April 18 is marked as “World Heritage Day.” Also referred to as “The International Day for Monuments and Sites,” it was proposed by the “International Council on Monuments and Sites (ICOMOS) in 1982. The idea was approved by UNESCO in 1983. The day aims to promote awareness about the diversity of cultural heritage of humanity, their vulnerability and the efforts required for their protection and conservation.
When one is talking of heritage, Ahmedabad scores a high. The city, a confluence of Jain, Maratha, Mughal, Persian, Chinese and British architecture and traditions, was the first Indian stop to be declared a World Heritage City by UNESCO in July 2017. From its temples, mosques to Derasar and churches, religion and culture have jostled for space. Over the course of time and intermingling, the word Amdaavdi comes imbued with connotations of a vibrant and welcoming space. This, coupled with the Gujju acumen for business, perhaps explains the state’s upward driven economy.
Ahmedabad Wall City
Ahmedabad is divided into Urban and Old or Wall City. The latter
remains precinct of priceless history. Built by Ahmed Shah Badshah, within the walled zone lies countless pols, temples, darasars, mosques and markets. The pols refer to a housing cluster which comprises many families of a particular group, linked by caste, profession, or religion. The old city located on the eastern banks of the Sabarmati is made up of around 360 pols within a fortified compound.
All have been tagged “heritage” by UNESCO and to further understand their intrinsic value, the buildings were classified into grades using blue and brown stripes.
Grade 1 is used for monuments of high historical and architectural importance including religious sites. Grade 2 refers to 150-year-old buildings. Grade 2B denotes one architecture belonging to different time periods while Grade 3 denotes buildings that are older than 100 years.
Believe it or not, four distinct styles of architecture are seen within one pol (something like a giant courtyard, with a maze of lanes and alleys, balconies running along a common façade, boundary walls fused into each other and thousands of lives set within one framework)!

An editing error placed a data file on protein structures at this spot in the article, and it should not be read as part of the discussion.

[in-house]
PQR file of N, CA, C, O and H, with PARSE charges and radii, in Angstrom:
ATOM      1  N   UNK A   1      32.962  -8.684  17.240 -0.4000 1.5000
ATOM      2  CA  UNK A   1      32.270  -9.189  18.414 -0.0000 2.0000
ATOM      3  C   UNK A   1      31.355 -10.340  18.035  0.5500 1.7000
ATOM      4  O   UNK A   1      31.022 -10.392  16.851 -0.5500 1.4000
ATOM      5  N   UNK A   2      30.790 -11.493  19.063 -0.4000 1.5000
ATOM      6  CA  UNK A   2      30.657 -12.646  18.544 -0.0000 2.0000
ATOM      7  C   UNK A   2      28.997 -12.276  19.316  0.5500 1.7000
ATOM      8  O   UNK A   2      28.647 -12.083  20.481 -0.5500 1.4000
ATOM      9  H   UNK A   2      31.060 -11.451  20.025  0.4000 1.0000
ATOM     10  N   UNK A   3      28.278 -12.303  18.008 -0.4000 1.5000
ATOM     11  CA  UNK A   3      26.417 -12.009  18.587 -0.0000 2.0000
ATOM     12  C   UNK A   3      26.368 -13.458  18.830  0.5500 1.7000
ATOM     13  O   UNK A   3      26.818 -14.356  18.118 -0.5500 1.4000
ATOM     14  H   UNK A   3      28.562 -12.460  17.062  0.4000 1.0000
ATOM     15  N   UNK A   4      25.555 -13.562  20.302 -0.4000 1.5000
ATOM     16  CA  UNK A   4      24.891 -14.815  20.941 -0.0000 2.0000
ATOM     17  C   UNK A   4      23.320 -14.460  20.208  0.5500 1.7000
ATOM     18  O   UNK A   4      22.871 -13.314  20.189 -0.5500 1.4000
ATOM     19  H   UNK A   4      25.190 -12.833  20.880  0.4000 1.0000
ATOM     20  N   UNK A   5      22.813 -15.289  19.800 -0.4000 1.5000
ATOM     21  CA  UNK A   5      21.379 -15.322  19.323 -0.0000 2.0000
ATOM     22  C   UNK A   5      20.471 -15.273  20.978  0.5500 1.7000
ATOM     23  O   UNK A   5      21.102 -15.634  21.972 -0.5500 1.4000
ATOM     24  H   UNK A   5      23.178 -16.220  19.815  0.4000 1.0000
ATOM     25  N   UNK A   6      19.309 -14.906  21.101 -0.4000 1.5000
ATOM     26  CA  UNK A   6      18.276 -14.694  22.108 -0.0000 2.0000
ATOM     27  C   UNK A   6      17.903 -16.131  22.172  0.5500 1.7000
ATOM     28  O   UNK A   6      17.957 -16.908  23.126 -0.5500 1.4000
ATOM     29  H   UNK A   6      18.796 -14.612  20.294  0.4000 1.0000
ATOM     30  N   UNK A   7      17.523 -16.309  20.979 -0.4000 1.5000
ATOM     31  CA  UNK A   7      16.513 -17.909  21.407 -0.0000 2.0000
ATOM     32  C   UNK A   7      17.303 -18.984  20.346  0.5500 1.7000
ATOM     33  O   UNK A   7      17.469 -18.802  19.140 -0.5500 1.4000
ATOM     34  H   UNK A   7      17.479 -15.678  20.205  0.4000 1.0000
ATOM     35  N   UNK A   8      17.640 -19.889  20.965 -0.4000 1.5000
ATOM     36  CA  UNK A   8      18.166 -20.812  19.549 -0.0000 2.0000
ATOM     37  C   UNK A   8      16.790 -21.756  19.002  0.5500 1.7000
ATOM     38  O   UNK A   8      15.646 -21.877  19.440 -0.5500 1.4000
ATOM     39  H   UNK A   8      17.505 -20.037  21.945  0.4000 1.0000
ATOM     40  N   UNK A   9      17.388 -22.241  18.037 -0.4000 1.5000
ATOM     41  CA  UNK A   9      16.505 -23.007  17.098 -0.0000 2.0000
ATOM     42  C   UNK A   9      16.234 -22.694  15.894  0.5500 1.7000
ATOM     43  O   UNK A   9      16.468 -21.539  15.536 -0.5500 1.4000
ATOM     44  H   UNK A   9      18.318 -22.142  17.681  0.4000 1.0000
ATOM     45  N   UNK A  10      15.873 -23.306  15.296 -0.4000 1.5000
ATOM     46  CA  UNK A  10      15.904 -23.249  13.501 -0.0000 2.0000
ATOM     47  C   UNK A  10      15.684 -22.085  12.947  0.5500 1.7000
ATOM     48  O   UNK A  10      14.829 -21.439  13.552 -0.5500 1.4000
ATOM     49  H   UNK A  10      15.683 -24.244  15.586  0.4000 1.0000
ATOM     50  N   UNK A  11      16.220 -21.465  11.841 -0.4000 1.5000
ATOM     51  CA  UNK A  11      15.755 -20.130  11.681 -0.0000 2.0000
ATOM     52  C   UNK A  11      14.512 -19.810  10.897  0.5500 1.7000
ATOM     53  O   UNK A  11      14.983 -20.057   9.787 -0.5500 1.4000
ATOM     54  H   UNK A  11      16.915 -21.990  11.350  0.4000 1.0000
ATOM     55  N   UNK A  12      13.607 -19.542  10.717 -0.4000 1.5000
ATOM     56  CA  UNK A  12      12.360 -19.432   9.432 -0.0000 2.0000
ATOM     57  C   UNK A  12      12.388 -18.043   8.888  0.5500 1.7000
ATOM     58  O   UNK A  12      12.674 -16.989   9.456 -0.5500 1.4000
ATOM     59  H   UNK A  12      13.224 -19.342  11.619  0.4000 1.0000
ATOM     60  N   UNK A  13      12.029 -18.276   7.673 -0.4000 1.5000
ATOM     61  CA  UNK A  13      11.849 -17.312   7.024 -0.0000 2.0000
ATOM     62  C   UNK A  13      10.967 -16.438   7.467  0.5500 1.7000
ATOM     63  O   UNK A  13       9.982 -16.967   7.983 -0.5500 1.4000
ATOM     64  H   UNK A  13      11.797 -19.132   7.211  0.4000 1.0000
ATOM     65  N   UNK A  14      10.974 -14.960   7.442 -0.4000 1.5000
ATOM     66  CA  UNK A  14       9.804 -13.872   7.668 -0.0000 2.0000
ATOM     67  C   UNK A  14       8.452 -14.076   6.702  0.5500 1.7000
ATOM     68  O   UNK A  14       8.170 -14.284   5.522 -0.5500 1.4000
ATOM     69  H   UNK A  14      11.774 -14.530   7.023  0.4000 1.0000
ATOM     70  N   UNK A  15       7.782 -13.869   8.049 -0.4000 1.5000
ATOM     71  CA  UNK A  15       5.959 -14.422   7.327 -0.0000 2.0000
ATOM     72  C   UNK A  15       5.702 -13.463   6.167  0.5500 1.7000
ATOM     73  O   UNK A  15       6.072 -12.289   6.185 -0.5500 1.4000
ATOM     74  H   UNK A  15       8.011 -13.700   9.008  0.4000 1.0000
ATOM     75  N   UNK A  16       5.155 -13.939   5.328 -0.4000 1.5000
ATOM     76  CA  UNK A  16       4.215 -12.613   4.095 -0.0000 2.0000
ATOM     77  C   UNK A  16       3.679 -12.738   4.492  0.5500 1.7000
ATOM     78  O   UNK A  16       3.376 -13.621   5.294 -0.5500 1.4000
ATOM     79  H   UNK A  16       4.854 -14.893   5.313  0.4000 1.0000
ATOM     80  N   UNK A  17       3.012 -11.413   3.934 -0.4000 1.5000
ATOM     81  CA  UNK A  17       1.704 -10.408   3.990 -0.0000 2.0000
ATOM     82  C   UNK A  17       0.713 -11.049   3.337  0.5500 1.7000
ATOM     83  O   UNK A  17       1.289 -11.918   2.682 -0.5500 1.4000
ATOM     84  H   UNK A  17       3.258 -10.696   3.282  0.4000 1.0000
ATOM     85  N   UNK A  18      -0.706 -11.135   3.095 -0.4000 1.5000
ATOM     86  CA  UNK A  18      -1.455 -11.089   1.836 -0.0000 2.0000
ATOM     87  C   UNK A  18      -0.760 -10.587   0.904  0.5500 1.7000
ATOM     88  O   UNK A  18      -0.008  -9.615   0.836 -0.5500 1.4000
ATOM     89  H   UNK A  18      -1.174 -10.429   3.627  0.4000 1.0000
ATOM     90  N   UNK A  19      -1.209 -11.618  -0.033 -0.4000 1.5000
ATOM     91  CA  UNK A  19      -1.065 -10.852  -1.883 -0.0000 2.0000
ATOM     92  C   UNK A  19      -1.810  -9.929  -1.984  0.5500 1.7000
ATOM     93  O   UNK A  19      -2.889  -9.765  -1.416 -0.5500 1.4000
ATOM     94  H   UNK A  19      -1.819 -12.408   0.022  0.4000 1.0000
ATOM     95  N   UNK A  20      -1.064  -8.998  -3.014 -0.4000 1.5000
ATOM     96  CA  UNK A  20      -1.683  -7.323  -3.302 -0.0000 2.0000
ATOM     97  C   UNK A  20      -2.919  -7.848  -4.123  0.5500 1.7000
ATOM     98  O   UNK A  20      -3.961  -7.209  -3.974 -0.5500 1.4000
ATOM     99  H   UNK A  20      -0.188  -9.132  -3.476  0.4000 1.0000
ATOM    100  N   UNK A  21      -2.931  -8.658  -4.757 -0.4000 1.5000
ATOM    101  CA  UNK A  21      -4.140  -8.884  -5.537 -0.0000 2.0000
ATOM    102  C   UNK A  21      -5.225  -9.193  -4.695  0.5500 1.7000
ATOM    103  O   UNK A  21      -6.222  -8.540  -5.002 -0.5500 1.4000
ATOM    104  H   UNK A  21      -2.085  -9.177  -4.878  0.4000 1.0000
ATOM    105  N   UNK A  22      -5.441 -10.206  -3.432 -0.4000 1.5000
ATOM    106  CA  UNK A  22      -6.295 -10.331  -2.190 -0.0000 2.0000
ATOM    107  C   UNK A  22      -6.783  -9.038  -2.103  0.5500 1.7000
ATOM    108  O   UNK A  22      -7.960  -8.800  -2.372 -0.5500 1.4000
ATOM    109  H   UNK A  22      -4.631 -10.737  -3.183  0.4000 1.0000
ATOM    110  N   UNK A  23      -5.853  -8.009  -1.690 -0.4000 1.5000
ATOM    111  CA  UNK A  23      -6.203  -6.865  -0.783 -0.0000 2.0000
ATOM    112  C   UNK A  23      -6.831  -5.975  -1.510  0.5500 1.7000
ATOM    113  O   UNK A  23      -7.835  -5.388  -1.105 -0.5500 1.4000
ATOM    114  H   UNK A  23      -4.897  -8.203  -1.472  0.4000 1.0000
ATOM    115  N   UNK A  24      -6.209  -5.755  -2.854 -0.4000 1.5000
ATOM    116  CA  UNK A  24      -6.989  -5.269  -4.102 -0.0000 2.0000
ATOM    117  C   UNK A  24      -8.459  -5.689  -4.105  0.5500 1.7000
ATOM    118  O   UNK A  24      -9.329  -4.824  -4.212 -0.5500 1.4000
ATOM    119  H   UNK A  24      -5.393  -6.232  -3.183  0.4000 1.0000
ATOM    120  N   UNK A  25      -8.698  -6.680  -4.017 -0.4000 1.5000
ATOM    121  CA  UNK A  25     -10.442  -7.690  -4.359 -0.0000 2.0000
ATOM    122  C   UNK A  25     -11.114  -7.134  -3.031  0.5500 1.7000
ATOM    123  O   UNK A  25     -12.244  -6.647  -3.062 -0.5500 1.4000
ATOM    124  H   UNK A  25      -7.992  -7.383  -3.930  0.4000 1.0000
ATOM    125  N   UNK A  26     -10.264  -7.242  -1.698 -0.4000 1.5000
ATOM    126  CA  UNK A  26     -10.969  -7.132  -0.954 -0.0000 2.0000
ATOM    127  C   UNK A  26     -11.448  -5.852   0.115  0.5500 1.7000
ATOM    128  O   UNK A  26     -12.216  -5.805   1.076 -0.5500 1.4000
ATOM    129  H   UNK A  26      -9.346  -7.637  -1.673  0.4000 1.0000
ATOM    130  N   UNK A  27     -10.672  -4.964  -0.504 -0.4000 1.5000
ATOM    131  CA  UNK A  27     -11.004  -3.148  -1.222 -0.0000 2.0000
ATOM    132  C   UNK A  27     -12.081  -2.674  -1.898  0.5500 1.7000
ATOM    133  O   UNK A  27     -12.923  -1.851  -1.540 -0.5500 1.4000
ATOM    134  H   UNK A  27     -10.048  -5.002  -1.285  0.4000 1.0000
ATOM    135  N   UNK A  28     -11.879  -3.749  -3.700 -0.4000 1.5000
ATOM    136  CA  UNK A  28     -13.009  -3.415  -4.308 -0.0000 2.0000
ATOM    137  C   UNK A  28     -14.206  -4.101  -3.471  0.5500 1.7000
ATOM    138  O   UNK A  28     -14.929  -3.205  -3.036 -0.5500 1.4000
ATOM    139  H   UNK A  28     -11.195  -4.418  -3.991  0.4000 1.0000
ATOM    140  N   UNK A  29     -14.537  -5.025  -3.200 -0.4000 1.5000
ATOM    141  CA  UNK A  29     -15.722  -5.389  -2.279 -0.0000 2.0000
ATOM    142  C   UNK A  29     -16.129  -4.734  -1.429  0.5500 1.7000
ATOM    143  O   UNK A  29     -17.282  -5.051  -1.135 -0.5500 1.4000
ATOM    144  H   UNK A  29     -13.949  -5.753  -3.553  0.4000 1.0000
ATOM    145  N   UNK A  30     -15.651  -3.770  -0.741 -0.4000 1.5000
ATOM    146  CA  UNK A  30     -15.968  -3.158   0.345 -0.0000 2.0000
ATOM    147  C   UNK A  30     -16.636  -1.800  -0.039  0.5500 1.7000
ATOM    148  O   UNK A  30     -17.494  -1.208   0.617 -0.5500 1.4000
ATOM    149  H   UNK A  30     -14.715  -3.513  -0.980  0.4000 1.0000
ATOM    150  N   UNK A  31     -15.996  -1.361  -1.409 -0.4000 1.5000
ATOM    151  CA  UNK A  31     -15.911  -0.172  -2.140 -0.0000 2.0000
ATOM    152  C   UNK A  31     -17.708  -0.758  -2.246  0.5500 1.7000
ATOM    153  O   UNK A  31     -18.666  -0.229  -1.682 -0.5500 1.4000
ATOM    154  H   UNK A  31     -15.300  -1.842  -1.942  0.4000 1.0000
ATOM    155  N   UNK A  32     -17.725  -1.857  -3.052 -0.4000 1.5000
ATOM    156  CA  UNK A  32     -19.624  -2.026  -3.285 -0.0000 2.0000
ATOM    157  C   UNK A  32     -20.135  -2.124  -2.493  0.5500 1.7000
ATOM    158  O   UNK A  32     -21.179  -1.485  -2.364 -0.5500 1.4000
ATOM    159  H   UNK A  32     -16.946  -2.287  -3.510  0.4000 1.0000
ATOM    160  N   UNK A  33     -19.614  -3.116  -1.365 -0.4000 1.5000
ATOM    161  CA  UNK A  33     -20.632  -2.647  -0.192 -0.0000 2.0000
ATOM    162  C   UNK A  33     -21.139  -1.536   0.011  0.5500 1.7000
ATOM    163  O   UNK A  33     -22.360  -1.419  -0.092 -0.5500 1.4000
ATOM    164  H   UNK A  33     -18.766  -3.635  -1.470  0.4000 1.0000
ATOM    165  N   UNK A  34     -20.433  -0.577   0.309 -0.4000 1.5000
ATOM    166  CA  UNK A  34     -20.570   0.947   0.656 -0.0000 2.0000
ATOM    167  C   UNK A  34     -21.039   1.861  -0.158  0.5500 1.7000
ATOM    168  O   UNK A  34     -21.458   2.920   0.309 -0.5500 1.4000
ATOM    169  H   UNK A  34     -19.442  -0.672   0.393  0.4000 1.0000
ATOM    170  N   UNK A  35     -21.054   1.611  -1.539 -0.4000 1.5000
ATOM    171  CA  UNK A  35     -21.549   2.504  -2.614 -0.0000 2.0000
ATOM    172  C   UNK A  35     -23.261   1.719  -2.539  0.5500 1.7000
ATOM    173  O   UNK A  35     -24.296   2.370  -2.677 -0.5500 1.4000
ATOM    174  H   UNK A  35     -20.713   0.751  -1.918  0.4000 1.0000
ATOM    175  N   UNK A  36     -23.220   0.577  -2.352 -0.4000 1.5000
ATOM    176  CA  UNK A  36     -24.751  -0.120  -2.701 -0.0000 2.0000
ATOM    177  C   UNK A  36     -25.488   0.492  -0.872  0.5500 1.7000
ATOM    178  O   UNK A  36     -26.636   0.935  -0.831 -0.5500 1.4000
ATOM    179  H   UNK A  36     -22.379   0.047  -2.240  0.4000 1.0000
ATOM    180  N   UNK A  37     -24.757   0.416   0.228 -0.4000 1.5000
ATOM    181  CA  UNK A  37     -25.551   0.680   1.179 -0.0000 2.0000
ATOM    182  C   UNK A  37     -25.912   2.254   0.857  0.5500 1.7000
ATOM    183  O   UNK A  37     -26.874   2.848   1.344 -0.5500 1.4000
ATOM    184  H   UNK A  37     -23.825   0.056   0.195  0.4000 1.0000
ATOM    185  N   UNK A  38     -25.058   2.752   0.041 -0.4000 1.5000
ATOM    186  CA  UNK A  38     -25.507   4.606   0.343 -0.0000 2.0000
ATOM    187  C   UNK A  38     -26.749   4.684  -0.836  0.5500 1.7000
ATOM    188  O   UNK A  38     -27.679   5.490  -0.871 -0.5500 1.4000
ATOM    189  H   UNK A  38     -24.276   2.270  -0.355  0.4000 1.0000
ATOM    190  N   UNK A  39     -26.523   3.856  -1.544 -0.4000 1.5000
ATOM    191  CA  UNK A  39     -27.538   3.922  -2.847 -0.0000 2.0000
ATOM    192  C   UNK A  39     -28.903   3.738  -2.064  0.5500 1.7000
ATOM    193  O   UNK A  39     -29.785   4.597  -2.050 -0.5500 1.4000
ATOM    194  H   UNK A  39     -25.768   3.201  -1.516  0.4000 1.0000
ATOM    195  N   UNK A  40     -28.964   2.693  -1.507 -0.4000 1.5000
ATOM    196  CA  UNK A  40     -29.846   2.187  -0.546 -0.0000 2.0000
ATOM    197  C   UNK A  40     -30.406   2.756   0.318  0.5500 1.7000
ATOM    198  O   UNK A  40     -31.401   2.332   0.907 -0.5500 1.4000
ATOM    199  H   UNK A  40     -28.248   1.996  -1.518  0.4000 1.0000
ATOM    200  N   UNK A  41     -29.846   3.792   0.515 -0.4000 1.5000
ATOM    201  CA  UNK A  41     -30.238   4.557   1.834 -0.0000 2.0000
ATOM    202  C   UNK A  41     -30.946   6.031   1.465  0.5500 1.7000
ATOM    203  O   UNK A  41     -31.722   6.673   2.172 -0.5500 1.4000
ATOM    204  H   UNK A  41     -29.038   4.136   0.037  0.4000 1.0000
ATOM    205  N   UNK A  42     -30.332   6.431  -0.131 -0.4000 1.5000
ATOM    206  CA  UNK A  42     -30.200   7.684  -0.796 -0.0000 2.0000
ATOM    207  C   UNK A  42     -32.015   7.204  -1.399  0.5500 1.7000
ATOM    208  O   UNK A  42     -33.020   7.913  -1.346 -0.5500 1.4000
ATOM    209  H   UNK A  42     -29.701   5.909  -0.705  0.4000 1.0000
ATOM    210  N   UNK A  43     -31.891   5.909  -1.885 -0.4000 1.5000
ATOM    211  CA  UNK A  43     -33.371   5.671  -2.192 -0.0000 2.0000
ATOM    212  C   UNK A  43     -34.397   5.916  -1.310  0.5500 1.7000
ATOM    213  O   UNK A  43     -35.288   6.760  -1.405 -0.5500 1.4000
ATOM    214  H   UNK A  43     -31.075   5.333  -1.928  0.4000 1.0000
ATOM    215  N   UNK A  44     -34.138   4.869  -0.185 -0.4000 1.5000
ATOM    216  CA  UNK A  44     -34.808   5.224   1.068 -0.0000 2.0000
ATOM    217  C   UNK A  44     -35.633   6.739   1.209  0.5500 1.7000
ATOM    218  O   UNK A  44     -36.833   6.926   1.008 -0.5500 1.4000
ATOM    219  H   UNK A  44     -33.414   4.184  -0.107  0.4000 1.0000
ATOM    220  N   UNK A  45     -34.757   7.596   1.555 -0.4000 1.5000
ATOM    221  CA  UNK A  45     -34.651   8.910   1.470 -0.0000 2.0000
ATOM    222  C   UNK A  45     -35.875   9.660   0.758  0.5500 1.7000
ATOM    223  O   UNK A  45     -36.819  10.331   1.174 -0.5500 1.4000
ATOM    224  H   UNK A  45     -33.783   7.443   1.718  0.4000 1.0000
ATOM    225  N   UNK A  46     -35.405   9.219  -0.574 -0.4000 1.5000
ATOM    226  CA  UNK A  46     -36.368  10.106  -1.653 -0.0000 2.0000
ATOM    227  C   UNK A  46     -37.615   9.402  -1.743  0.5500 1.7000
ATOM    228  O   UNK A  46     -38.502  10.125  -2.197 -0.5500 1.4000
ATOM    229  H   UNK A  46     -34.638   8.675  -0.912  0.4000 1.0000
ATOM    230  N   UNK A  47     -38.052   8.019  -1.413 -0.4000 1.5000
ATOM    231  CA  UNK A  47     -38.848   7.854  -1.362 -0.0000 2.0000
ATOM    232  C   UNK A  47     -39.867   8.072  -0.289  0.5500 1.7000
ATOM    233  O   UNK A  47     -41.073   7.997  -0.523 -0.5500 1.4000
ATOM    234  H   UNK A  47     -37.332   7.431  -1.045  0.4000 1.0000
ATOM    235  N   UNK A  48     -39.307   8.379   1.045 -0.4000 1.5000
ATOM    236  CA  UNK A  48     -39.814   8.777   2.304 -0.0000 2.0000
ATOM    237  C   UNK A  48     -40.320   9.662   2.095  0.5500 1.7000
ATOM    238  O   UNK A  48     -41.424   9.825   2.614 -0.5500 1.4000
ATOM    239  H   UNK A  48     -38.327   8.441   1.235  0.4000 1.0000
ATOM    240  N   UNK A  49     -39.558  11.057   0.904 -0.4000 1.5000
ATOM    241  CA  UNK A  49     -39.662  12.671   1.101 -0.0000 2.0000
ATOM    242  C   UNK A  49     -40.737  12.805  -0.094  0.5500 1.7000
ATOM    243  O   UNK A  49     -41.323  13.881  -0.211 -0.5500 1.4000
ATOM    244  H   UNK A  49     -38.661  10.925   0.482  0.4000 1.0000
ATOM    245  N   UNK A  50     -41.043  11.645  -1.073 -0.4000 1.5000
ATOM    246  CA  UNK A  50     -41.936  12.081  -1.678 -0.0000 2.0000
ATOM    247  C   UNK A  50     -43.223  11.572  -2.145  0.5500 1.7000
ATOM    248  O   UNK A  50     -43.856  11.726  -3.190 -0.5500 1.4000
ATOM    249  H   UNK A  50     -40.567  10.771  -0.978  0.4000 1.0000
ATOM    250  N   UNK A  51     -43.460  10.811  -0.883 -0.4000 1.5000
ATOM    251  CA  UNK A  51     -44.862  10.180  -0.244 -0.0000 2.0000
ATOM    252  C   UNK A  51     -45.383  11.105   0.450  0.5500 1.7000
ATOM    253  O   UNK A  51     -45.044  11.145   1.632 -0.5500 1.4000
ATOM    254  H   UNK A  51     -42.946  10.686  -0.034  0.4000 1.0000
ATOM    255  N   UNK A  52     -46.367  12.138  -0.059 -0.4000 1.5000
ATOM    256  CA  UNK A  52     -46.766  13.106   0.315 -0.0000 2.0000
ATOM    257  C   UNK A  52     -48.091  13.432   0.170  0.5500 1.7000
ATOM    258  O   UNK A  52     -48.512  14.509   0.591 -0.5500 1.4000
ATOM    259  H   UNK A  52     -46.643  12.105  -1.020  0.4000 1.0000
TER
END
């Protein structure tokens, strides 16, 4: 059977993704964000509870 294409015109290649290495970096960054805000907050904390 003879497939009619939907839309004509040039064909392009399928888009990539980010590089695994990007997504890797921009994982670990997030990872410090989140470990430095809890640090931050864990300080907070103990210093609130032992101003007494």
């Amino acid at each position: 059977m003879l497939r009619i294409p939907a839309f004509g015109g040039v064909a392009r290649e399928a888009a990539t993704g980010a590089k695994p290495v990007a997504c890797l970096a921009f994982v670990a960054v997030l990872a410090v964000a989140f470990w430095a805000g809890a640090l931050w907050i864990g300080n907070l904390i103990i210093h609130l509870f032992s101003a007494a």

Walk through the Kuwa Walo Khancho, and what confuses the eye is a set of four homes— British, Persian, Mughal and Maratha— each facing the other. The residents have kept intact each motif, plank and embossment on the door and window as a testimony of the rich and diverse past.
The four homes are aligned in the Grade 3 category.
The Persian Style:
This style exhibits a mix of both Islamic and pre-Islamic periods. While door knobs and ceiling designs show a clear Irani/Persian touch, the construction betrays a 14th century story. Likewise, the balcony brackets are replete with grape carvings, an inexhaustible specimen of Persian architecture.
The Maratha Touch:
Maratha architecture is considered to be the gift of the Visma-Brahmins, the pioneers of traditional architecture. Maratha architecture in India is famous for its residential plans and the use of sculpture in its carvings. Some hail the Maratha style as many times richer and artistic than the architecture in ancient Egypt, Assyria, Persia and Greece. The houses here also adhere to vastu shastra. The main gate is adorned with motifs from Maratha sculpture patterns.
The Mughal Influence
It is a more magnificent and decorative type than other architectural styles, both in its fragility and adornment. The large windows and illumination above the windows reflect the Mughal touch. The house dates itself between the 18th and 19th centuries.
The British Imprint
Typically Gothic, the British style evolved into the Indo-Saracenic in India. The house shown in the picture bears proof of the same and falls into Grade 3.
When asked for share a few pointers, Chandrasekhar Solanki, coordinator, Heritage Walk, stated: “This junction is a rare one in the world. At no other recorded place can one sample four distinct styles of architecture, frozen in varied periods of time come together like this. Our heritage walks have a huge number of foreigners completely bafffled by the Kuwa Walo Khancho.” With 25 years as a guide, he would know better!!
Watch video of Kuwa Walo Khancho: